Will Higher Personal Income Turn Consumer Sentiment Around?
Personal income in the United States (money earned from wages and salaries) increased by 0.5 percent in September, according to the Bureau of Economic Analysis and the Commerce Department. Disposable personal income (what’s left after taxes) also increased 0.5 percent. August’s data were upwardly revised from a gain of 0.4 percent to 0.5 percent.
The news is good. Economists were expecting a more modest increase in personal income of just 0.3 percent, and the better-than-expected results suggest that consumers could open up their wallets this holiday season despite melancholy readings from sentiment indexes and low overall economic confidence.
The Thomson Reuters/University of Michigan consumer sentiment index fell to 72 in November, according to a preliminary reading, undermining economist forecasts for an increase to 75 (the index read 73.2 in October). Gallup reported that its index of economic confidence sank to -35 in October, its lowest reading since the debt ceiling standoff in 2011.
All told, the sentiment and confidence data paint a picture of a wary consumer — the kind who wouldn’t necessarily be quick to spring for a big purchase come this holiday season because of personal financial and general economic concerns.
But still, nothing motives someone to make a purchase more than money in the bank, though that phrase may be an overly optimistic way to present the September personal income data.
A 0.5 percent increase in disposable income for the month is good, yes, but it is a small tailwind participating in a hurricane of headwinds. The report shows that while income increased in September, spending continued to decelerate. Consumer spending increased 0.2 percent on the month, as expected, a slower growth rate than the 0.3 percent registered in August.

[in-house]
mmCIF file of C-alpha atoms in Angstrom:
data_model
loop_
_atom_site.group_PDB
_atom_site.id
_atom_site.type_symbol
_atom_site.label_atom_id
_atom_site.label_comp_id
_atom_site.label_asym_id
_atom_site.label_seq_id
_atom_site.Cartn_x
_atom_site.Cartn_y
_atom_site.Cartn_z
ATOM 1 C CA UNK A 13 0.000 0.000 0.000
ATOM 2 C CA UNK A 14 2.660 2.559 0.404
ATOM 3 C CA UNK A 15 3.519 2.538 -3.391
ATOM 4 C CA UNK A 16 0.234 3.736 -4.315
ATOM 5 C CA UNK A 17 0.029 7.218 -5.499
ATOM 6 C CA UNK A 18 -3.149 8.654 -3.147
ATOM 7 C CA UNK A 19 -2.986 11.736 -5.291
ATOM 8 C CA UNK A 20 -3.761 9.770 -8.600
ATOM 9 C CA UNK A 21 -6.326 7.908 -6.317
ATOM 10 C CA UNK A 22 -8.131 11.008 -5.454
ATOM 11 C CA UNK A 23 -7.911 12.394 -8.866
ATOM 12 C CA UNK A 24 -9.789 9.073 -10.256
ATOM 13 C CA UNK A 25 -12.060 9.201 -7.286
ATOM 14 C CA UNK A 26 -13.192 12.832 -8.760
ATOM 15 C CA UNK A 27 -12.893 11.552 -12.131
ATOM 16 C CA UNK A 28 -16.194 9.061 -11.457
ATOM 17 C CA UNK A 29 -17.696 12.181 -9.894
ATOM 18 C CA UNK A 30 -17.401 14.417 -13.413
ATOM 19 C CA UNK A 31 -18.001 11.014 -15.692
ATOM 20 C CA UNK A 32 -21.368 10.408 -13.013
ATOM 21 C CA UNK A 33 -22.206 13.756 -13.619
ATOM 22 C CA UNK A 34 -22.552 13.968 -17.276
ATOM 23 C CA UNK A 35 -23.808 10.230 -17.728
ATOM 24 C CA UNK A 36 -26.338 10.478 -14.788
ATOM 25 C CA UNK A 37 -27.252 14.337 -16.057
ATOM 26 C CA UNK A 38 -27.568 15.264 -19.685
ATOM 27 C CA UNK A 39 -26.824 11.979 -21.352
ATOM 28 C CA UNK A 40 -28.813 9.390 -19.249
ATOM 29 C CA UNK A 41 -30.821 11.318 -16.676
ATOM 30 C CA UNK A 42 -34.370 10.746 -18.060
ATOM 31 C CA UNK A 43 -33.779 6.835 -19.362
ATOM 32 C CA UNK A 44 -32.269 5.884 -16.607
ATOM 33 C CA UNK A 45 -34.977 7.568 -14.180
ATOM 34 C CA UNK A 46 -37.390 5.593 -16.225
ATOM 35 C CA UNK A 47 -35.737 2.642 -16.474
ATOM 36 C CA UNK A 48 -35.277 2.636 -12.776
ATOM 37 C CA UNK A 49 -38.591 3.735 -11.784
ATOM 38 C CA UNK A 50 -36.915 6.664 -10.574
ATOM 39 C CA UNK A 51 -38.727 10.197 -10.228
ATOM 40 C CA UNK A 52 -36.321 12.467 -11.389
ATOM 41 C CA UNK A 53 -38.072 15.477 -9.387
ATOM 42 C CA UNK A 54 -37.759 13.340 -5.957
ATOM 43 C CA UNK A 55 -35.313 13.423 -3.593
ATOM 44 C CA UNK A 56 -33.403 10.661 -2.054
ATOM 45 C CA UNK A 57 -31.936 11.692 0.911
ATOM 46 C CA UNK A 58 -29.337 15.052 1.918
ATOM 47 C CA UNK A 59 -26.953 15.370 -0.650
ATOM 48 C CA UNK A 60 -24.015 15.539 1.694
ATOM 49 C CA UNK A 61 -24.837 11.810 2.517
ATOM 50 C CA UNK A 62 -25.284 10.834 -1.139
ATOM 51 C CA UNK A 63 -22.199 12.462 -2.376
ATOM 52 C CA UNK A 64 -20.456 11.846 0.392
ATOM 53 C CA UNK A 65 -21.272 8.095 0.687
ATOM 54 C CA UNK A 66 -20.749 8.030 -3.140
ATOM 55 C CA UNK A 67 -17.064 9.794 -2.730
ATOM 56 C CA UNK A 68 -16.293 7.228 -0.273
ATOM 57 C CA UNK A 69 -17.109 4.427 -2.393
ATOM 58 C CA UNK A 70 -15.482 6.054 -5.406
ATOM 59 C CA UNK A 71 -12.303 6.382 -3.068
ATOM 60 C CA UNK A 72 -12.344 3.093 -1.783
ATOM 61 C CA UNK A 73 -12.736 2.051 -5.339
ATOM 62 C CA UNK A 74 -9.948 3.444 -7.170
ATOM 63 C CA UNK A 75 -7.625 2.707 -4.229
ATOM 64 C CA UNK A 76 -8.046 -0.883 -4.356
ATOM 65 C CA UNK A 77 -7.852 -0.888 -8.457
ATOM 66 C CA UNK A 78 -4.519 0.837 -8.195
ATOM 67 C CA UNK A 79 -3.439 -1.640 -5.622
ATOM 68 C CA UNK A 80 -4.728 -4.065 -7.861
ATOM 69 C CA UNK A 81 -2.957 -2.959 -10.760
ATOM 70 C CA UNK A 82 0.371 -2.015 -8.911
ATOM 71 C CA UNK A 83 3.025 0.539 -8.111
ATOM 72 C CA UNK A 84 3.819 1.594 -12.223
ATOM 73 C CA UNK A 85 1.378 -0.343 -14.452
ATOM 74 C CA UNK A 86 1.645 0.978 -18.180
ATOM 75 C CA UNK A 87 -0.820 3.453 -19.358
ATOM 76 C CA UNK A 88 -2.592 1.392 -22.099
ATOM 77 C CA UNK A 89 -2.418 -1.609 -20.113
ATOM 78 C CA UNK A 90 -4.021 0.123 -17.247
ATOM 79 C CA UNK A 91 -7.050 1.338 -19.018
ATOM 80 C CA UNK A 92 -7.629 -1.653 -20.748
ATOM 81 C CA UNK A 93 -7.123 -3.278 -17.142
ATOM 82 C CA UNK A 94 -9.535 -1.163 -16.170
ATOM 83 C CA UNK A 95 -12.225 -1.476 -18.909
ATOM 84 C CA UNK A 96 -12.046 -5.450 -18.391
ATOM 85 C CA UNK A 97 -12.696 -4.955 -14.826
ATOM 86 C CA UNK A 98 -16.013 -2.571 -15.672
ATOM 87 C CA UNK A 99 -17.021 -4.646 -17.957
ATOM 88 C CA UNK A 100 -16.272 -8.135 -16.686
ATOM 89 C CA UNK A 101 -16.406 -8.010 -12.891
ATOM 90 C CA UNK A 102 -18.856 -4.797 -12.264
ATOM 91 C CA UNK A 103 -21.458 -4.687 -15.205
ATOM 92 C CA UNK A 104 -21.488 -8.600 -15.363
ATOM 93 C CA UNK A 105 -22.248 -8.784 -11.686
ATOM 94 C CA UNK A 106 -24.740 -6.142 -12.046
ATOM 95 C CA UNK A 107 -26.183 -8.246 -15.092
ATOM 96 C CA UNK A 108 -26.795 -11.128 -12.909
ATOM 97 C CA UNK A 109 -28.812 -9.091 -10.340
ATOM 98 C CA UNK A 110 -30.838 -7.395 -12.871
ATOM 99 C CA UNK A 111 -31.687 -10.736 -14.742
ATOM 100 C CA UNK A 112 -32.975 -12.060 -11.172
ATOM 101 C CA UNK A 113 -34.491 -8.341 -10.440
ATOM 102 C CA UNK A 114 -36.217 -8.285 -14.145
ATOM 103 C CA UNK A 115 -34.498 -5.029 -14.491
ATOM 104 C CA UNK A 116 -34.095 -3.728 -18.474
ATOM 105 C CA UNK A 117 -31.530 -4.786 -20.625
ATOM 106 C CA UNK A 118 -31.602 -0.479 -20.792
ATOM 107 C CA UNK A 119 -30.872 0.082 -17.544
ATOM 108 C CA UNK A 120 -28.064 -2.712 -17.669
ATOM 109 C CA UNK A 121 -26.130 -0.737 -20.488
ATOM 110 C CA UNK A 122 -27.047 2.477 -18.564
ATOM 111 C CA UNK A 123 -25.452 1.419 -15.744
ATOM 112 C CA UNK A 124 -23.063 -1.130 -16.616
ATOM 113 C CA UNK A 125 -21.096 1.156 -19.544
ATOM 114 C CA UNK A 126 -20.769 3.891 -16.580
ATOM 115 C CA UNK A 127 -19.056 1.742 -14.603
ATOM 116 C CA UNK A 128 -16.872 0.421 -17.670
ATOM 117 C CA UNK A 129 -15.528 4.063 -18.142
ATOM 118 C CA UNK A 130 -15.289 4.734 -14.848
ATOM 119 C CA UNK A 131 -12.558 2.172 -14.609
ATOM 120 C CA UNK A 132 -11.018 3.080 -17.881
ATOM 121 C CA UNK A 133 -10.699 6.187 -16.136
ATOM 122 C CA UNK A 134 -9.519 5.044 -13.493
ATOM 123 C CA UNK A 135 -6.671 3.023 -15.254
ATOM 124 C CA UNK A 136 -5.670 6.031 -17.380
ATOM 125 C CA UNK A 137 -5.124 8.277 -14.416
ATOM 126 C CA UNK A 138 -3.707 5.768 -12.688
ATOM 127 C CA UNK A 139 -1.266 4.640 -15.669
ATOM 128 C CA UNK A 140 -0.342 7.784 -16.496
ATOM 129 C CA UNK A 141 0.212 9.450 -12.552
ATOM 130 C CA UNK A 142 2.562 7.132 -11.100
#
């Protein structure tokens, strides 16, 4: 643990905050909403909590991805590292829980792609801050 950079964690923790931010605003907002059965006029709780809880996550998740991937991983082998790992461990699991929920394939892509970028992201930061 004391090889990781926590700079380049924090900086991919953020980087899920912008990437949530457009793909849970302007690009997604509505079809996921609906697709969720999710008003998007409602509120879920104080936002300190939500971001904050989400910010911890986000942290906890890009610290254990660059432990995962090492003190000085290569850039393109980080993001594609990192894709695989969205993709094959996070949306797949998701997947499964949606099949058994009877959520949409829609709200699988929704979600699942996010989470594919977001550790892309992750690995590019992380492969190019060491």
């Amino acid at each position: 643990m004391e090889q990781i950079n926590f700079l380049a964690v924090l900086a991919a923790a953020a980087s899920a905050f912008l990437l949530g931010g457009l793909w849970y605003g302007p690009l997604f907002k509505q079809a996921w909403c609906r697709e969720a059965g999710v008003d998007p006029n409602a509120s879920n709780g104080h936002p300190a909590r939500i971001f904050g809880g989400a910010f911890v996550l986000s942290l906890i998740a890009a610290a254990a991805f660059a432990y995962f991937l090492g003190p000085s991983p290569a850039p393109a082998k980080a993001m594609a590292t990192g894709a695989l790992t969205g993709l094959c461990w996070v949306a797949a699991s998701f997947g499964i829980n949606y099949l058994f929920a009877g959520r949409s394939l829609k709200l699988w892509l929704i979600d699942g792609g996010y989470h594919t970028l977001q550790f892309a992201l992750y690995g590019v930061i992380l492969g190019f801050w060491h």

Inflation — as measured by the core personal consumption expenditures price index — remained soft, increasing just 0.1 percent on the month and 1.2 percent on the year. This indicates a level of inflation that is still well below the Federal Reserve’s 2 percent long-term target rate.
At the end of October, the U.S. Bureau of Labor Statistics reported that its seasonally adjusted Consumer Price Index for All Urban Consumers, or CPI-U, increased by 0.2 percent in September. This was in line with economist expectations and consistent with the generally soft price pressures experienced over the past several months. Headline consumer prices are up 1.2 percent on the year.
Investors have recently kept inflation data in their periphery because of the Fed’s aggressive stimulus program. Quantitative easing — the name given to the Fed’s ongoing purchases of agency mortgage-backed securities and longer-term Treasury securities — has four primary effects on the economy: higher inflation expectations, currency depreciation, higher equity valuations, and lower real interest rates.
Most of these effects have manifested in the U.S. to some degree, but inflation data released over the past few months have come in surprisingly soft.